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Dealing With Resistance to Racial Inclusion

Welcome to lesson 7 of How to Build Racial Inclusivity in Your Workplace. In this lesson, we'll explore how to deal with resistance to racial inclusion.

With the best will in the world, it's likely that an organisation will experience some resistance to racial inclusivity initiatives. For example, a retrospective by Rohini Anand and Mary Frances-Winters found that diversity training conducted at Fortune 500 companies during the 1990s in some instances actually increased animosity towards identity differences. And research by Carol Kulik and Sharon Parker found that diversity training programmes can meet resistance due to perceptions that equal opportunity programmes unfairly favour minority employees. Therefore it's crucial to think carefully about how best to present inclusivity initiatives to the entire employee population.

One option is to make diversity training voluntary rather than compulsory. According to Frank Dobbin and Alexandra Kalev, a research study by the University of Toronto found that when white participants felt pressured to agree with a brochure criticising prejudice towards black people, the brochure strengthened their bias against black people. However, when the participants felt they had a choice over whether or not to agree with it, the brochure reduced their bias against black people. Dobbin and Kalev also found that voluntary diversity training increased the proportion of black men in management positions from 9% to 13% over a five-year period.

The second option is to encourage middle managers to participate in inclusivity initiatives – for example, university recruitment programmes targeting ethnic minorities. Dobbin and Kalev found that the managers they interviewed willingly took part in these recruitment drives when they were invited. They also found that a university recruitment programme focused on minority recruitment – where white managers participate voluntarily – increases the proportion of black male managers by 8% and black female managers by 9%, five years later.

The third option is to encourage white managers to volunteer to mentor junior ethnic minority employees. By helping mentees develop the requisite skills for more senior positions, white managers will feel that those mentees genuinely deserve career progression opportunities and aren't being given an unfair advantage over their white co-workers. Not to mention that mentoring can be an intrinsically rewarding experience for mentors. Dobbin and Kalev found that mentoring programmes boosted the representation of black, Hispanic, and Asian-American women by 9% and Hispanic and Asian-American men by 24%.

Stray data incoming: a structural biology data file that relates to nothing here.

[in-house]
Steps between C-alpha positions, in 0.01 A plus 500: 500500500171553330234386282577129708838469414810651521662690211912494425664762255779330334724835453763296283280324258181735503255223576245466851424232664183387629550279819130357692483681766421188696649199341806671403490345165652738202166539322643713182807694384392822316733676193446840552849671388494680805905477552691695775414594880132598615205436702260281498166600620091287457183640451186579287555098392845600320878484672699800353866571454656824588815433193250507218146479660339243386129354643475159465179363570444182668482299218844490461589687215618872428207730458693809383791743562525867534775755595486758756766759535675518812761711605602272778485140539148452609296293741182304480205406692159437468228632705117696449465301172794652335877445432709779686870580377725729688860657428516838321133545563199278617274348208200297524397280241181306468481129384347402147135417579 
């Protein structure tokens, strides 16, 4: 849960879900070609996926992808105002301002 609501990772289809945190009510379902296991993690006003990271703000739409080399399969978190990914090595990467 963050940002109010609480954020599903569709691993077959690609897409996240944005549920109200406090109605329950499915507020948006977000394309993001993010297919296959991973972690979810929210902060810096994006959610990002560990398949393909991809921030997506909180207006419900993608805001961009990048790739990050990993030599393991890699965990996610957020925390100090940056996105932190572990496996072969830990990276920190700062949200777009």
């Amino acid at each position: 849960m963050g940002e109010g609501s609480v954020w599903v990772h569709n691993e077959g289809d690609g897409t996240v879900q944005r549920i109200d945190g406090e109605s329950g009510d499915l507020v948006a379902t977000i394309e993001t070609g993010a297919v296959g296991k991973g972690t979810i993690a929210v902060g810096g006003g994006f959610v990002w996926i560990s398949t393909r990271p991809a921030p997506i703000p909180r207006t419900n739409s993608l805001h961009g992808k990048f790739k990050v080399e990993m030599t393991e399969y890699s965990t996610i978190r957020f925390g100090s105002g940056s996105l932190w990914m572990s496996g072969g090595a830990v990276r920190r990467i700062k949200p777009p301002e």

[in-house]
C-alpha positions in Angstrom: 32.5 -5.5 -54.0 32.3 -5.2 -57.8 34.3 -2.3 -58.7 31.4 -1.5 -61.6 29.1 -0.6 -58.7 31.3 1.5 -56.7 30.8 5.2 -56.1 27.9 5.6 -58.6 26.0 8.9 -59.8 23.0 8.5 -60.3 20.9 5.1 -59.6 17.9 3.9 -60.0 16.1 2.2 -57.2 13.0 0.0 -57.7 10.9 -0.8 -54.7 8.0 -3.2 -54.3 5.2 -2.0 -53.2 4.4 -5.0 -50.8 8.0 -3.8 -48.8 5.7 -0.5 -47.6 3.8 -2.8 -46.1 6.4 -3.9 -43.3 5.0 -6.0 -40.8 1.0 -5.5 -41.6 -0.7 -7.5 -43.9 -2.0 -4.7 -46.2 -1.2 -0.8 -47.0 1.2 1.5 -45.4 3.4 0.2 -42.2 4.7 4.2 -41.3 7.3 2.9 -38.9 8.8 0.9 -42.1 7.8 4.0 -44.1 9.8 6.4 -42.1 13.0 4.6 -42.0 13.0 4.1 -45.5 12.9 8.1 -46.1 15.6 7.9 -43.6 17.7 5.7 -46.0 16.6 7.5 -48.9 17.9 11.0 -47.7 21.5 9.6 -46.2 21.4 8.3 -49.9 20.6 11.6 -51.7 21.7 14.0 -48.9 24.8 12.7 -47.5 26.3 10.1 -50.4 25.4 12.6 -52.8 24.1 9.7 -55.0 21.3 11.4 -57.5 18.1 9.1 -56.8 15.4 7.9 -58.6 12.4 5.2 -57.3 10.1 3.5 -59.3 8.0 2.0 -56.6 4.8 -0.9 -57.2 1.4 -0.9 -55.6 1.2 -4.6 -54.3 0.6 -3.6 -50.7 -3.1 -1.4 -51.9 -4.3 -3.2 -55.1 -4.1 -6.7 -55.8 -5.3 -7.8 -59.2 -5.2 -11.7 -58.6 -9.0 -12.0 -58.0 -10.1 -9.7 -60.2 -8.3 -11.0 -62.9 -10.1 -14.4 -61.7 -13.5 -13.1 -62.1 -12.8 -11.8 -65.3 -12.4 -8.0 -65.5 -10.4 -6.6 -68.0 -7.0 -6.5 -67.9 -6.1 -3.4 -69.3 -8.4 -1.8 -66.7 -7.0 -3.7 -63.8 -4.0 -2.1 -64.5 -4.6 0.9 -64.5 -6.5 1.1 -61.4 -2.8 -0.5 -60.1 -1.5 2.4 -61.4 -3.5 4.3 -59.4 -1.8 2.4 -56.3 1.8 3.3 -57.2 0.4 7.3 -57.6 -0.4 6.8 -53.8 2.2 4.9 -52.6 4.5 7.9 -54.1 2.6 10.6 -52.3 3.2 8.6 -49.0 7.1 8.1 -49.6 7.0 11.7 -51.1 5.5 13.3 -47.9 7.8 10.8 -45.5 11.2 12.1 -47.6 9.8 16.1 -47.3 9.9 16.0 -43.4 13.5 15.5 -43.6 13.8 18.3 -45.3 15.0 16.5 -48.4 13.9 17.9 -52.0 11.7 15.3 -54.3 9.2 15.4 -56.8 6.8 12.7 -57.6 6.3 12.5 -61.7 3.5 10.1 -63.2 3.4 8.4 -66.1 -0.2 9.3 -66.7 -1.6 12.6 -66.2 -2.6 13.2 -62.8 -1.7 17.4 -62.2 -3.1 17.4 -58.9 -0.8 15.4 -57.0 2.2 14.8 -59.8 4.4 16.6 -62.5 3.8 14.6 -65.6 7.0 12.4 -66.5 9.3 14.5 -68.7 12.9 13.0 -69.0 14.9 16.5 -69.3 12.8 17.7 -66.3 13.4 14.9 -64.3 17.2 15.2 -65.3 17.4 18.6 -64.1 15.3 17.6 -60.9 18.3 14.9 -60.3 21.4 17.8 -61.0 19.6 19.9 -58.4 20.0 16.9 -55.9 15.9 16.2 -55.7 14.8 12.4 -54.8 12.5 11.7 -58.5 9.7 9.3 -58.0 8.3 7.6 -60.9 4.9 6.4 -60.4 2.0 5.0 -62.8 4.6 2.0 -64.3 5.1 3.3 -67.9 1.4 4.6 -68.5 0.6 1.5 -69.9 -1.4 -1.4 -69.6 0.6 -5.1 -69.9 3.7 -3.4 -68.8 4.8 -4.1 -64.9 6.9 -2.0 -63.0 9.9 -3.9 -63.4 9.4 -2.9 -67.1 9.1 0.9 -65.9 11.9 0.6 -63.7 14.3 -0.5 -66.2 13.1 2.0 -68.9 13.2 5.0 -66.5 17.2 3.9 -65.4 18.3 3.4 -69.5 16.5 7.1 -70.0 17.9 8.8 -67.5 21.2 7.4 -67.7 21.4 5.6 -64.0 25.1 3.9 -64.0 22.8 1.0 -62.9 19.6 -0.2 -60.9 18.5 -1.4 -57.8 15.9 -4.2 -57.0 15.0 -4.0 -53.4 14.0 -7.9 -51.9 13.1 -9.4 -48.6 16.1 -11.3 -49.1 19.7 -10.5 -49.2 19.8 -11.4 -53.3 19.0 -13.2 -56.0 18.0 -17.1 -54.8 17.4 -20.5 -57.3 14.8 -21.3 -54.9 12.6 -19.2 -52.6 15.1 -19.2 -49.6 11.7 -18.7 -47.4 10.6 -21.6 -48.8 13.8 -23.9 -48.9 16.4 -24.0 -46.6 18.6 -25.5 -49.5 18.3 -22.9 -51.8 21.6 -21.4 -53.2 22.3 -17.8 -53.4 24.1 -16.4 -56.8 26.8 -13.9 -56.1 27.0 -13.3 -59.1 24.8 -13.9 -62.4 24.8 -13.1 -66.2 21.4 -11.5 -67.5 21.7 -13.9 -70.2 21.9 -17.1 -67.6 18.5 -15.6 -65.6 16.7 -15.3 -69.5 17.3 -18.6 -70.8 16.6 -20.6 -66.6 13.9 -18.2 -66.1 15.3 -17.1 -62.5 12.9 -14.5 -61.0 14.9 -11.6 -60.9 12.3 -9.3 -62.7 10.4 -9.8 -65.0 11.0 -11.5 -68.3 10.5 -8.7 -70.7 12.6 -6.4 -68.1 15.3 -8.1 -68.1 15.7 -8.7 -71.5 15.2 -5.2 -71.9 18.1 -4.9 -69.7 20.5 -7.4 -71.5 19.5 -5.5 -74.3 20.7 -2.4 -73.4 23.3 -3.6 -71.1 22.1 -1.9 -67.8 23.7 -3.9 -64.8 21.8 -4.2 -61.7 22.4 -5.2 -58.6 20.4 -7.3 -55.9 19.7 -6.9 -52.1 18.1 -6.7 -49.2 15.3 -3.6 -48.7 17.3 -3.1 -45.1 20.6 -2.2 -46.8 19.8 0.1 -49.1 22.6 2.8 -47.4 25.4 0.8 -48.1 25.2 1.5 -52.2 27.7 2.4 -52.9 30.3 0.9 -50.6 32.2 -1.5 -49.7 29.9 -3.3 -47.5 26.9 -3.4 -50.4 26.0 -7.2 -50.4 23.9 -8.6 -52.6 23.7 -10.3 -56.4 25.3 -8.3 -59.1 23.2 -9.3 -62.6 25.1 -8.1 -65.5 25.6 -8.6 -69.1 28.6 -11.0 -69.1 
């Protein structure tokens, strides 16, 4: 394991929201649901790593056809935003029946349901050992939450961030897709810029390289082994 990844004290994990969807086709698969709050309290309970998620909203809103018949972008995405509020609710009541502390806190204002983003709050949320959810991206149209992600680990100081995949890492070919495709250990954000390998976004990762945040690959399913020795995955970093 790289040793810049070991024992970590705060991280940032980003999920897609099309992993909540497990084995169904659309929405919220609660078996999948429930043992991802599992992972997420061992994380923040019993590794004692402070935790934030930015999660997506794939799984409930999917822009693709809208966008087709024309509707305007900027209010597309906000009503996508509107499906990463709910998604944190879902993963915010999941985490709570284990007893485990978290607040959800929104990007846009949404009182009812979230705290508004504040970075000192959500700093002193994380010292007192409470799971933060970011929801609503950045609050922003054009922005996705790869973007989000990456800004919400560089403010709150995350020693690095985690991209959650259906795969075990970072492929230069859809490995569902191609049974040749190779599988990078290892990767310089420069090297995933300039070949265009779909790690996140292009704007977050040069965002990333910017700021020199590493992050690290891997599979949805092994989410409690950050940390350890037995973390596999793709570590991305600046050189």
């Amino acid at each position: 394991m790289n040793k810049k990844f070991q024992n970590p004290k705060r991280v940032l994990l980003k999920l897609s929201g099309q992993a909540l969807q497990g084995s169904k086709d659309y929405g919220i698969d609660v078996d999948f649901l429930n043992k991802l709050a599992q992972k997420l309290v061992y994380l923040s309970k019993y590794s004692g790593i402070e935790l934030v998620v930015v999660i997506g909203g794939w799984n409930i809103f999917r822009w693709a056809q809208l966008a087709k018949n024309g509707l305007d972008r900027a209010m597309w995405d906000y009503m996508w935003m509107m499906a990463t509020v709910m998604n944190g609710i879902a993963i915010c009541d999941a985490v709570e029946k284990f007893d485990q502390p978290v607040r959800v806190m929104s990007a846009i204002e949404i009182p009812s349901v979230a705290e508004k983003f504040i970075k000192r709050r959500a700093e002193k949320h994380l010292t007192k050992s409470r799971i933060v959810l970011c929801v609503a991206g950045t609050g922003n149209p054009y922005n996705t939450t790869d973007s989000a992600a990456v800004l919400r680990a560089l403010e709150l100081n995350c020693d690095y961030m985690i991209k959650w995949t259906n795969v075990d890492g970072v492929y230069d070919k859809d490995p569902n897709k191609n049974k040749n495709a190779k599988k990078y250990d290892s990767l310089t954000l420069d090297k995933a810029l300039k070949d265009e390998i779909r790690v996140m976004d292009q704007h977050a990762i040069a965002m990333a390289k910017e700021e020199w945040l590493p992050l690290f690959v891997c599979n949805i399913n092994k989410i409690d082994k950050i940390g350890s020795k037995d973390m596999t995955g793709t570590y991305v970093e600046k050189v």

The fourth option is to increase the level of contact between different identity groups where everyone has equal status. One example is to utilise self-managed teams – where employees from different teams work together on a project as equals. This has been found to break down stereotypes and diversify hiring and promotion. At organisations that create self-managed work teams, the share of white women, black men and women, and Asian-American women in management was found by Dobbin and Kalev to rise by 3% to 6% over five years.

The fifth option is to make managers socially accountable for their decisions. People are less likely to make biased decisions if they have to explain their choices to other people. According to a field study by Emilio Castilla from MIT's Sloan School of Management, a US firm found it consistently gave black employees smaller pay rises than it gave to white employees – even when they had identical job titles and performance ratings. Castilla suggested transparency in order to activate social accountability within the firm, who then posted each business unit's average performance rating and pay rise by race and gender. Once managers realised that employees, peers, and superiors would know which parts of the company favoured white people, the gap in pay rises all but disappeared. In the UK, there's a growing trend among large organisations to publish pay breakdowns by ethnicity, which we'll explore further in lesson 8.

To recap – to deal with resistance to racial inclusivity initiatives, there are five options. Make diversity training voluntary rather than compulsory. Encourage white managers to participate in initiatives such as targeted recruitment drives. Encourage white managers to mentor junior ethnic minority employees. Increase contact between white and ethnic minority employees where they work together as equals. And make managers socially accountable for their decisions.

In the next lesson, we'll explore how to measure progress on racial inclusivity. Thank you for listening, and I'll speak to you again in lesson 8.

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Written by

Andrew Sivanesan